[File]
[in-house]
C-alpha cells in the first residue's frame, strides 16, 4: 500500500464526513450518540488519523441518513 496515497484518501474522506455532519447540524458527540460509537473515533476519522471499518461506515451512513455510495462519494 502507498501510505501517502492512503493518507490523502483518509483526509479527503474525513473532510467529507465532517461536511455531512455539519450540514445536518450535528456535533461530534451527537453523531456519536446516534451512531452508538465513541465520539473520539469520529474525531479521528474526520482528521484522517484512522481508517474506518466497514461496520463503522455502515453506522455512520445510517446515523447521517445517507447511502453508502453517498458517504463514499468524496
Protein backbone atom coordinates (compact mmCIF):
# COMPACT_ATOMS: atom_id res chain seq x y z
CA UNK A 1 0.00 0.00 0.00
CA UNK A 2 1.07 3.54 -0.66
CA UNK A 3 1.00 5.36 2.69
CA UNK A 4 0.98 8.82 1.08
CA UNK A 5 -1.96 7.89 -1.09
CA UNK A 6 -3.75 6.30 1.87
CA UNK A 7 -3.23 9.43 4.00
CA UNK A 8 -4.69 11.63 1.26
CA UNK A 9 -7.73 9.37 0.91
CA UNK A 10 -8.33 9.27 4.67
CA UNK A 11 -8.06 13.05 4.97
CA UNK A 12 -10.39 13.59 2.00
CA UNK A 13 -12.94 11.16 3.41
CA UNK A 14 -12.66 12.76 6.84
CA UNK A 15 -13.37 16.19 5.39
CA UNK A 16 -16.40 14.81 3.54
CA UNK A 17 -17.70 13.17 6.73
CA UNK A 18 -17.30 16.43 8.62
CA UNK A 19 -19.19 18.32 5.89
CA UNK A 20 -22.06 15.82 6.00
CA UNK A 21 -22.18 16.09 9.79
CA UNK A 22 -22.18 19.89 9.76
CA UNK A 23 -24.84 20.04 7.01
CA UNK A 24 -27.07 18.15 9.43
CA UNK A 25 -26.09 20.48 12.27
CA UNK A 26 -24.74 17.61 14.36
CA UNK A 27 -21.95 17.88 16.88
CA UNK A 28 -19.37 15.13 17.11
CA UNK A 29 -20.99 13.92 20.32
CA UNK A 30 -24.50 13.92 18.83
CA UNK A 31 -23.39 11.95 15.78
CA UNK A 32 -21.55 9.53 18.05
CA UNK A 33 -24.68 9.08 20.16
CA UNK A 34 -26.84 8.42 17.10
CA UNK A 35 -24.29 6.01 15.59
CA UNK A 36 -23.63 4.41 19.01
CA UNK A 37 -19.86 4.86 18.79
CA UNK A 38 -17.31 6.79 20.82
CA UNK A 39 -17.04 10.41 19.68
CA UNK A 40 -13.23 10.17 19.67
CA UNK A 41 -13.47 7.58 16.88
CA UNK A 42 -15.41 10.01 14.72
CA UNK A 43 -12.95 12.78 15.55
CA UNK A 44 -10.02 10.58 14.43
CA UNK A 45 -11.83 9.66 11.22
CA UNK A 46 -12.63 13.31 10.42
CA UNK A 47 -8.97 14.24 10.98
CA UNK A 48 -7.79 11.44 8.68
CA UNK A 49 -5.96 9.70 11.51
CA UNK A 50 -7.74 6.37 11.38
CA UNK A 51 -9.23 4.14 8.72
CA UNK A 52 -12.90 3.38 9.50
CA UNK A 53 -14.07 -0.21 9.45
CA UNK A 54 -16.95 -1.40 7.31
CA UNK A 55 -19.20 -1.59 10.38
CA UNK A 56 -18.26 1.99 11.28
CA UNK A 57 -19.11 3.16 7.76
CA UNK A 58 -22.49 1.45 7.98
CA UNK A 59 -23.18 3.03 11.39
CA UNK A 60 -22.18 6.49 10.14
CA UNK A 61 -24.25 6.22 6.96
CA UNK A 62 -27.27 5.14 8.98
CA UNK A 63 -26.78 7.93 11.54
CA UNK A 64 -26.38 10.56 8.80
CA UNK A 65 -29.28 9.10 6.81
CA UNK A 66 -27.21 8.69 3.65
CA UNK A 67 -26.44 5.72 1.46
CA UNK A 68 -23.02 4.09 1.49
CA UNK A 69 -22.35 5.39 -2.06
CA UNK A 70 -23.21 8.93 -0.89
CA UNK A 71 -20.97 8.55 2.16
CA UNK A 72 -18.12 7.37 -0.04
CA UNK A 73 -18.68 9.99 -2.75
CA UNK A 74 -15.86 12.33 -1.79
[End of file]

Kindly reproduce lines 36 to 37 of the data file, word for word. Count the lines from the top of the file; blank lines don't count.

CA UNK A 32 -21.55 9.53 18.05
CA UNK A 33 -24.68 9.08 20.16